Backstage at the 500 WORDS Final
Editor, About the BBC Blog
500 WORDS Final, Live from Hay, Friday 30 May 2014
- audience member (adult) is excited to be in attendance at a BBC event;
- staffer (me) is pleased to see audience member excited to be in attendance;
- warm sensation of pride envelopes the staffer;
- both parties beam at one another with mutual respect.
Point 4 can go on for some time, it has to be said. The sight of a colleague running around frantically somewhere in the periphery usually reminds the staffer in question that he or she is really there to work, not beam inanely at a member of the public. After all, as we all know, beaming can sometimes be interpreted as staring. And staring, like pointing, is quite rude.
I experienced the same thing (sort of) again yesterday morning when parents and their children stepped excitedly into the BBC Tent at Hay Festival poised to take part in the 500 WORDS Final. Broadcast during Chris Evans' Breakfast Show on Radio 2 today, the final marked the culmination of 6 months work for the 500 WORDS team. The four year old creative writing competition for youngsters launched in 2011. This year’s youngest competitor was 7 years old. Yes, 7 years old.
Some of the 500 WORDS volunteer readers, bright-eyed and bushy-tailed at the Final
Only six of them would be medal winners - take a read or a listen to the final 50 in Radio 2’s special podcast and see who you pick out as the winner; decision-making is difficult.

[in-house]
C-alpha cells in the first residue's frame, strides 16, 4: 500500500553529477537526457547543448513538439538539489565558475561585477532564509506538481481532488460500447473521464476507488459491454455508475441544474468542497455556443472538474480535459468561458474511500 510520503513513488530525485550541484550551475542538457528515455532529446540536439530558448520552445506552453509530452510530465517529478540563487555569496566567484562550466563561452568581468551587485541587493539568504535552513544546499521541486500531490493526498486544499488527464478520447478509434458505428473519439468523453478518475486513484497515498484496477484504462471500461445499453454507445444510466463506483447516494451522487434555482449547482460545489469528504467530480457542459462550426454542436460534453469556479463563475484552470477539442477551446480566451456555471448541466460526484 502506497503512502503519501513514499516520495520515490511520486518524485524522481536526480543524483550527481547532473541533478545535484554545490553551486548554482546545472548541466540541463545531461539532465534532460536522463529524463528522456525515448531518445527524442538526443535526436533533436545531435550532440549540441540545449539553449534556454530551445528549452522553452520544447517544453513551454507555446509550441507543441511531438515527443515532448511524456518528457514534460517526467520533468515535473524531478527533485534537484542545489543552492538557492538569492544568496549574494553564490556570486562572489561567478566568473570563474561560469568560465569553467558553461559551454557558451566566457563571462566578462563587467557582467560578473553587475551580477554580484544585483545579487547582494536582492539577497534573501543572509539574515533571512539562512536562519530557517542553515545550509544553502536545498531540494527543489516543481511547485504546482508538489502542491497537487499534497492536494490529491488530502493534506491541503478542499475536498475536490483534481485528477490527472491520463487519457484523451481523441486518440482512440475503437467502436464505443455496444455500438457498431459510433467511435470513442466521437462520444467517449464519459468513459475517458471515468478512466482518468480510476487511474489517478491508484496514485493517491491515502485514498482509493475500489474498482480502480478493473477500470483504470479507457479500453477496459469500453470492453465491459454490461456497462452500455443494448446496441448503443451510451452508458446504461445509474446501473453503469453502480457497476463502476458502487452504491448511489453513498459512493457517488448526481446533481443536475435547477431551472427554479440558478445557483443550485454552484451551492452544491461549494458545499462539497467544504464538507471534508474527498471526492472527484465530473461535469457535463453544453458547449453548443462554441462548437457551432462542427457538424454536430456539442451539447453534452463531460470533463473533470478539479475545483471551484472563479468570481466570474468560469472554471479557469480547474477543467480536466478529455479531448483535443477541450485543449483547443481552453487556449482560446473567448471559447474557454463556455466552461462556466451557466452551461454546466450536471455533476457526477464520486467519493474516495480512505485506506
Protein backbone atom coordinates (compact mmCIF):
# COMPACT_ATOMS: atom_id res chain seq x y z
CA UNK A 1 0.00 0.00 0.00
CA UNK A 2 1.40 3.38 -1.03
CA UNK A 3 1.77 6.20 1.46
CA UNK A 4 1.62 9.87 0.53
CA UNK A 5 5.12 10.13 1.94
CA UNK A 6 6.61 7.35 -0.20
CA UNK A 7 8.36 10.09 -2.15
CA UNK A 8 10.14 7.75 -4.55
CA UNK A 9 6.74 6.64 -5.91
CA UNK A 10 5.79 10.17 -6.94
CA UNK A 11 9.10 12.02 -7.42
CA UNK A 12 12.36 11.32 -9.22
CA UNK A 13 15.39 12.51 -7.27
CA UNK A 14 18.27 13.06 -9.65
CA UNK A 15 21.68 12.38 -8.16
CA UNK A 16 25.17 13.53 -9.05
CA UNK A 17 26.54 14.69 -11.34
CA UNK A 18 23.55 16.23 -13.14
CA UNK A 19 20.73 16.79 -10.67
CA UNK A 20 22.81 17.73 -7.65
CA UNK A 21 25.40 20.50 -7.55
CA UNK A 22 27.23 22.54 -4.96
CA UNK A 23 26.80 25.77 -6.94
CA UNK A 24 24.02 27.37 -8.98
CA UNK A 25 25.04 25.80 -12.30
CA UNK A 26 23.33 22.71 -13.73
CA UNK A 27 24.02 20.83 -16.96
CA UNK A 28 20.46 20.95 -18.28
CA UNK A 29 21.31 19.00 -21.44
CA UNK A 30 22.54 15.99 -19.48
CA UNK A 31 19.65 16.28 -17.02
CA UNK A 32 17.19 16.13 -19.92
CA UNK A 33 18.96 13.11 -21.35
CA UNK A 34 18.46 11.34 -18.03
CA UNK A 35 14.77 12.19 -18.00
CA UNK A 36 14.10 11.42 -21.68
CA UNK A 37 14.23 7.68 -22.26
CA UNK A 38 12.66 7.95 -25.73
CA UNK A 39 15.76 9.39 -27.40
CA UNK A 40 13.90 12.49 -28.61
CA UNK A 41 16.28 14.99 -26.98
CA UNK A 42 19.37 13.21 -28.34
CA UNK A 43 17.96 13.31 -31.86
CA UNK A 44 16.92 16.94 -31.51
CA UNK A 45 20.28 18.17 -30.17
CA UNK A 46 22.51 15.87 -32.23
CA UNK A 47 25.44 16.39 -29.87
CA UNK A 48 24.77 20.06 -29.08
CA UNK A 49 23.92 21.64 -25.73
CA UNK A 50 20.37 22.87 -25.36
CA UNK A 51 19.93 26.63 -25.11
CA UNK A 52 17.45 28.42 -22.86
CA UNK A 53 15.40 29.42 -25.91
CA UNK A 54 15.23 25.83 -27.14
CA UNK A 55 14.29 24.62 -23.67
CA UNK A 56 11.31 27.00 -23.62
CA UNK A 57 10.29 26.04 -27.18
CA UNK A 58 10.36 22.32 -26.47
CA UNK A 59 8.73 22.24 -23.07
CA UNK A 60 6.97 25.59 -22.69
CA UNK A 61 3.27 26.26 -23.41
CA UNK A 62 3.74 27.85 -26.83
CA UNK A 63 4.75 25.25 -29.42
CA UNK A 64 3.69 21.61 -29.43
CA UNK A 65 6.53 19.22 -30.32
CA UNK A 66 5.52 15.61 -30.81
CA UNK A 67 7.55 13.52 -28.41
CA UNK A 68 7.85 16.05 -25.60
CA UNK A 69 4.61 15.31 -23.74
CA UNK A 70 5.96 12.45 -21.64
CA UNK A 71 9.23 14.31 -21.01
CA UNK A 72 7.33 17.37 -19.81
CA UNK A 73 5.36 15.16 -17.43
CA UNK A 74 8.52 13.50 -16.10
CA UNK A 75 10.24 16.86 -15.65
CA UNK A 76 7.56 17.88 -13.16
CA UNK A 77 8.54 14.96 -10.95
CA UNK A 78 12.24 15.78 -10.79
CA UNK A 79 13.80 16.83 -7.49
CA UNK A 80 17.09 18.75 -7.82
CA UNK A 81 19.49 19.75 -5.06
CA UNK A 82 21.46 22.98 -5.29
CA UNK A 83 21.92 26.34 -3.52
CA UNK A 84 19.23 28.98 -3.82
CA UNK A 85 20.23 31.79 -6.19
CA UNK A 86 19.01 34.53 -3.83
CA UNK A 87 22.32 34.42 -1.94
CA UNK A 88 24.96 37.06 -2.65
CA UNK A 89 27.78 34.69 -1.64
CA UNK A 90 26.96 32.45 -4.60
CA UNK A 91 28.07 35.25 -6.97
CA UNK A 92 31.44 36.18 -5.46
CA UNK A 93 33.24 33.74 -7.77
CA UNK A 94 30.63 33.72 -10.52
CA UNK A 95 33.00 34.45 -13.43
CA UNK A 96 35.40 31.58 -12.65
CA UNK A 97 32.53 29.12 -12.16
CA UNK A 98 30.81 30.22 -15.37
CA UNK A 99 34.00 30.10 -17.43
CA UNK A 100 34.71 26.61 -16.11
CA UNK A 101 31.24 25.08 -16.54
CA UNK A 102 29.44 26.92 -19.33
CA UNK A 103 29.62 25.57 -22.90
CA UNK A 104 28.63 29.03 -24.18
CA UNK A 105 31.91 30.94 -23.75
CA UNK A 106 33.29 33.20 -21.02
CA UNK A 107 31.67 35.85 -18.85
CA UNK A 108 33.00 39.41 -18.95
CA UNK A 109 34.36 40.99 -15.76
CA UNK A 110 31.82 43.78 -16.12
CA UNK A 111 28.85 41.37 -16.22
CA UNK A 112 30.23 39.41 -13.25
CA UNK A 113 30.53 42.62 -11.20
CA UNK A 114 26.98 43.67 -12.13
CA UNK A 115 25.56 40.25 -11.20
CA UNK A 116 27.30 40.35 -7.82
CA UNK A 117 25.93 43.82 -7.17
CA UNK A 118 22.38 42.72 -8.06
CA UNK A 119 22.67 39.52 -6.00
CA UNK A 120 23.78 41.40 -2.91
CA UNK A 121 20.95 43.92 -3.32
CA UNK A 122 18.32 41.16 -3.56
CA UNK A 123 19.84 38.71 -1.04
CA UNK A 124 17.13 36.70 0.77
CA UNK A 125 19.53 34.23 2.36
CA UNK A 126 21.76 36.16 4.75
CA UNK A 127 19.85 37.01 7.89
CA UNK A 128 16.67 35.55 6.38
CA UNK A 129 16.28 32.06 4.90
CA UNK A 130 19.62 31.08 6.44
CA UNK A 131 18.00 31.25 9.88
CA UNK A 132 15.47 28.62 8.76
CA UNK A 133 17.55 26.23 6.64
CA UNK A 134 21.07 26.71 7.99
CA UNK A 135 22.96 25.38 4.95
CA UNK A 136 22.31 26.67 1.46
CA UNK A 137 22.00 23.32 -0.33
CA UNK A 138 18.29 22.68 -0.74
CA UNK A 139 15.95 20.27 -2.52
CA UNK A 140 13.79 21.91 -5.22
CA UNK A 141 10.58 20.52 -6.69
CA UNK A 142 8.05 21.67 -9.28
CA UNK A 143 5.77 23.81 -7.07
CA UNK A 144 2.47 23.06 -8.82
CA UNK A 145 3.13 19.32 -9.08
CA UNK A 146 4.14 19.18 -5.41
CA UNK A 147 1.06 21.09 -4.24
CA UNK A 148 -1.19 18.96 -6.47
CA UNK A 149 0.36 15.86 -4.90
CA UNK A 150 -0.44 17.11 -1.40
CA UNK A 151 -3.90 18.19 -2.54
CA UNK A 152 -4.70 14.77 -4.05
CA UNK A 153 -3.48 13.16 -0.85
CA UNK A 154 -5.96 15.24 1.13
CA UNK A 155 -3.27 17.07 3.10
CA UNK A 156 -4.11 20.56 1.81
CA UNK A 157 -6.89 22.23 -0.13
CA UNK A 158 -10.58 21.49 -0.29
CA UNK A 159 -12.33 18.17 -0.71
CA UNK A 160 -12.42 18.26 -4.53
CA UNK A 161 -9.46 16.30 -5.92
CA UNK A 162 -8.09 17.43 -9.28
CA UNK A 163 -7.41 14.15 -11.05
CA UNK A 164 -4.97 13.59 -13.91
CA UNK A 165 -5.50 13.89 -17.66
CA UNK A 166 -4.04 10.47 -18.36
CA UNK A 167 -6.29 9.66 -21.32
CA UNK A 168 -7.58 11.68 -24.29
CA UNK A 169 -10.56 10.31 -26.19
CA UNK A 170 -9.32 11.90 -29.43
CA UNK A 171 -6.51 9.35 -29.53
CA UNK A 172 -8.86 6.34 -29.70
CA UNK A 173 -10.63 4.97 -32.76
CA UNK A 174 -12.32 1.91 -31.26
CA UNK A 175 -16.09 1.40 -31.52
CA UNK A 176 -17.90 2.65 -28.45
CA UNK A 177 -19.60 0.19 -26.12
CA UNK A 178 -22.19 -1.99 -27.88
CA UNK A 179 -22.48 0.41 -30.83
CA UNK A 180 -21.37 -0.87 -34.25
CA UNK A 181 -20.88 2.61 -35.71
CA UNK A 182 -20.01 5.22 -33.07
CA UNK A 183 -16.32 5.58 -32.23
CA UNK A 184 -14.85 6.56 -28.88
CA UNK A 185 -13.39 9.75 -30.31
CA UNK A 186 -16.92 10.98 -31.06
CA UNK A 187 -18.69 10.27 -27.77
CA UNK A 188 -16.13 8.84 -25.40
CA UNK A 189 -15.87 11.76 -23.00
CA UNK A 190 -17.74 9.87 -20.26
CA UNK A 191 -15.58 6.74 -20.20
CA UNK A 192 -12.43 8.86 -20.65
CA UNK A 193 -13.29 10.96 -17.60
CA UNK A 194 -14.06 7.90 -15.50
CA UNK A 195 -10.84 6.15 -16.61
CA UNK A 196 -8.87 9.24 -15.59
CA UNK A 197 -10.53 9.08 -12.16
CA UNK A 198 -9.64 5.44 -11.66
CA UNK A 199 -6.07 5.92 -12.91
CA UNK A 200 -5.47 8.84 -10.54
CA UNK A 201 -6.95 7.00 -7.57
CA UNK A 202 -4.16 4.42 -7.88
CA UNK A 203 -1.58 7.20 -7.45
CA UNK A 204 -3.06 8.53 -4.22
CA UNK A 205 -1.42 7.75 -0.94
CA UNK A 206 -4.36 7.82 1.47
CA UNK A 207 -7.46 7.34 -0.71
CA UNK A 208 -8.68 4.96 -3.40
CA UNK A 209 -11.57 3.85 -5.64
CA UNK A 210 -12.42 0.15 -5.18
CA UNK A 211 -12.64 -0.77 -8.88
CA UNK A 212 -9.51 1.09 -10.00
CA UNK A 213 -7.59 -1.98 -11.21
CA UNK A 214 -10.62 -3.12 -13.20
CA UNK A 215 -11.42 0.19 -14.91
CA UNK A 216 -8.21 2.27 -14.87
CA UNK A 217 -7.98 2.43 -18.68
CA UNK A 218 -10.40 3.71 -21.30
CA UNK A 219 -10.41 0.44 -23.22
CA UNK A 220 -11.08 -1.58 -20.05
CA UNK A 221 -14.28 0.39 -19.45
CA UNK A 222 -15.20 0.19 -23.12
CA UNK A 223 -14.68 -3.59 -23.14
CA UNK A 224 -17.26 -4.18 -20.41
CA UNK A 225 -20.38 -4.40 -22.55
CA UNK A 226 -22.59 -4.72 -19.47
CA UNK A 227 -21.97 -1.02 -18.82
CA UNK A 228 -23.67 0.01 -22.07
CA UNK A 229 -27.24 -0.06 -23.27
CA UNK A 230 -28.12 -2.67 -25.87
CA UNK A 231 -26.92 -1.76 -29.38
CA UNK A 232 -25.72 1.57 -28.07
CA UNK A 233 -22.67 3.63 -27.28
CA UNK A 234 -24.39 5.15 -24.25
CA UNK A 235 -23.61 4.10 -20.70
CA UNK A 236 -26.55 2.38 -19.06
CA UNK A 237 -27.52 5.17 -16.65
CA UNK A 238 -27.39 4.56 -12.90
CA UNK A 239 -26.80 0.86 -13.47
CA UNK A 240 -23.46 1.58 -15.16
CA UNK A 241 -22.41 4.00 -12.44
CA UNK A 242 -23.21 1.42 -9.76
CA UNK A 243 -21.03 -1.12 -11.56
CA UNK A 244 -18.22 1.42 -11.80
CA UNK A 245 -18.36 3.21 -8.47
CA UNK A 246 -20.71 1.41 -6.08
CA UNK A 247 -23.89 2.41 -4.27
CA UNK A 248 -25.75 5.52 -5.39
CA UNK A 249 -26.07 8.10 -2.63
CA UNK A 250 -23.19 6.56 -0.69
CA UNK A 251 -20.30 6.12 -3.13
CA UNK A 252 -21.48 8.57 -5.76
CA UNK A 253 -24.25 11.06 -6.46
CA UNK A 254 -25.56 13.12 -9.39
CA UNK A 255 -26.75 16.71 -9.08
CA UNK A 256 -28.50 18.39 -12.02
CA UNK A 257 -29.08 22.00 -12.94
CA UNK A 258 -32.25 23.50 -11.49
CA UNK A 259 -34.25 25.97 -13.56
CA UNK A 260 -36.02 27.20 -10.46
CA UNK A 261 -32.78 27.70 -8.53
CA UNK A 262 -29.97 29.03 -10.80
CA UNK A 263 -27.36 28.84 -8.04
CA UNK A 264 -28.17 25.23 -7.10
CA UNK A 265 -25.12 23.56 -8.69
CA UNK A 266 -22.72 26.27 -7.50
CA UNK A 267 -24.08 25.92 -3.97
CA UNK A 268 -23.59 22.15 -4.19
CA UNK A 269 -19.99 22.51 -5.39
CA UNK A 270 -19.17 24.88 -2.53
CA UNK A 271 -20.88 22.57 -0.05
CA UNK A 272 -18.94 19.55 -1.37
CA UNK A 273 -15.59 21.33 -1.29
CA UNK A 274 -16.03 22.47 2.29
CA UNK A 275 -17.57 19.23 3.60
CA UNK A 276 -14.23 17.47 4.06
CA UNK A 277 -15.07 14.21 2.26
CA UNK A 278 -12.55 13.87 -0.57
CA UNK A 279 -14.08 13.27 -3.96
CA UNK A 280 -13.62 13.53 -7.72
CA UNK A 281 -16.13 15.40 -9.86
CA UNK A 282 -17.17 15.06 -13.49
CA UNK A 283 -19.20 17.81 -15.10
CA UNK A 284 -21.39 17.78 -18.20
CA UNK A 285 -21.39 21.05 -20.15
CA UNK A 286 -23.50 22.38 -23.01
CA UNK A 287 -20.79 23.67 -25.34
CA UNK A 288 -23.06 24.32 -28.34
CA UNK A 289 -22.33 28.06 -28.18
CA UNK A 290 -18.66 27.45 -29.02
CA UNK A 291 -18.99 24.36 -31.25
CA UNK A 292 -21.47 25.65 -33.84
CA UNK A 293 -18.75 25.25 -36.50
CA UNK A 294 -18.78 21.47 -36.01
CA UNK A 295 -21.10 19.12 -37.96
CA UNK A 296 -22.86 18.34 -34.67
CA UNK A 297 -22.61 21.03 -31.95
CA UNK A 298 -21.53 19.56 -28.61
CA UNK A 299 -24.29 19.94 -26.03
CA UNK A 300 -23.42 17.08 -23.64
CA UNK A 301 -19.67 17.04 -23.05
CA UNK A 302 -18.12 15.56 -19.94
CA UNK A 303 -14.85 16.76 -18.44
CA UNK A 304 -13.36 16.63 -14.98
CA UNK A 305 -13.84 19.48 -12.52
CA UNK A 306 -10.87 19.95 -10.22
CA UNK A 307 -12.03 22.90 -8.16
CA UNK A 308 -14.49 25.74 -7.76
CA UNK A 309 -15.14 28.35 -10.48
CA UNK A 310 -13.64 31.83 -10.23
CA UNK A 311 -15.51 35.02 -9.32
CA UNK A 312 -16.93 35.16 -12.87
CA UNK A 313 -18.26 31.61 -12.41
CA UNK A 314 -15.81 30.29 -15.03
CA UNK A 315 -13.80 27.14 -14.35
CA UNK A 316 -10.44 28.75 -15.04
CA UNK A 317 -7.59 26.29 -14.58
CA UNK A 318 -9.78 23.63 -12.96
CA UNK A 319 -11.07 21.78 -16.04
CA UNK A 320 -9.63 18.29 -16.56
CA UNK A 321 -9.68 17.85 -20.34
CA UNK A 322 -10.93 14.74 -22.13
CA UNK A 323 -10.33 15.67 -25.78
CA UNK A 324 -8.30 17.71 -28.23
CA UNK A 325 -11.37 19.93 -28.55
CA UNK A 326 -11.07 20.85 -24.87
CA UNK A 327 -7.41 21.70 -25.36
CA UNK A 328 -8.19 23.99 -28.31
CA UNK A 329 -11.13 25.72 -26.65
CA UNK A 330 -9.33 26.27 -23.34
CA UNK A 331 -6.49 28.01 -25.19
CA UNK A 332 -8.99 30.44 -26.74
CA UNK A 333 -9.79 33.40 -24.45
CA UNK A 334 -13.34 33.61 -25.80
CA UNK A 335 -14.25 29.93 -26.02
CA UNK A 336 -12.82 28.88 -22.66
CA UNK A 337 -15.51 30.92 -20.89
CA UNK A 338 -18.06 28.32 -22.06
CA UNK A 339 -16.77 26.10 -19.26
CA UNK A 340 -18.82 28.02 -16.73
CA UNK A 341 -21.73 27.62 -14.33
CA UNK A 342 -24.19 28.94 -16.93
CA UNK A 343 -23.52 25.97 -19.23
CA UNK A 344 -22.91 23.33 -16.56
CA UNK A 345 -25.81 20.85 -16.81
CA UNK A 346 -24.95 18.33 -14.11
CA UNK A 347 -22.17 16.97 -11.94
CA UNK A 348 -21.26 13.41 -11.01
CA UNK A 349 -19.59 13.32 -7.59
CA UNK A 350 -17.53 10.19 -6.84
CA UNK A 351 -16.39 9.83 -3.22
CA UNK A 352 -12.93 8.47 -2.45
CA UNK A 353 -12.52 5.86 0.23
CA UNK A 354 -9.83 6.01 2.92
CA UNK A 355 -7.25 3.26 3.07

I admit it. I did wonder whether I might feel a tiny bit envious of their talents. I've long had a 'book on the go' - one I've been meaning to write for the past twelve years. Would their talent be precocious? Would their abilities play on my deep-seated insecurities? Would I leave Hay feeling bitter and resentful, tear up my drafts and trample on any remaining creative aspirations in the process?
Chris' wellie boots. Practical and stylish.
So imagine, with all of this loveliness going on, out of nowhere, a familiar face suddenly appears. "I won't tell you who we've managed to get for the show," said Alison, the 500 Words producer on the phone to me, the night before, "I don't want to ruin the surprise for you." I'm glad she didn't. Surprises are the key to any good story.
The Cumberbatch. In the BBC Tent at Hay.
To his credit, The Cumberbatch was utterly professional, if a little bemused. He had it easy. When Hugh Bonneville subsequently made an appearance, I was forced to pull out all the stops. Needs must. "Maybe I could get two pictures of you Mr Bonneville, sir? One for the blog … and one for my mother?" The tactic paid off.
That I can experience all of this running a live blog during a live radio programme, sculpted by an experienced production team who have been up since 5am, isn't a testament to me, nor the crew (although their accomplishments shouldn't in any way be played down). Rather, it's because the work of talented youngsters who have committed to a creative endeavour shines through.
Years ago, I embarked on the same thing, entering all sorts of writing competitions (many of them staged by BBC Learning). Winning wasn’t important. Embarking on the creative endeavour was. The 500 WORDS Final reminded me of that early lesson today. As a staffer I am unashamedly proud that the BBC has been and continues to be a part of that.
Jon Jacob is Editor, About the BBC Blog and Inside the BBC website.
- The winners and their stories feature on the 500 WORDS website.
- Download the 50 shortlisted stories read by members of the BBC Radio Drama Company.
- Listen to the Chris Evans Breakfast Show from Friday 30 May during which the winners were announced.
- Read the blog post from the 500 WORDS Masterclass staged in the Radio Theatre.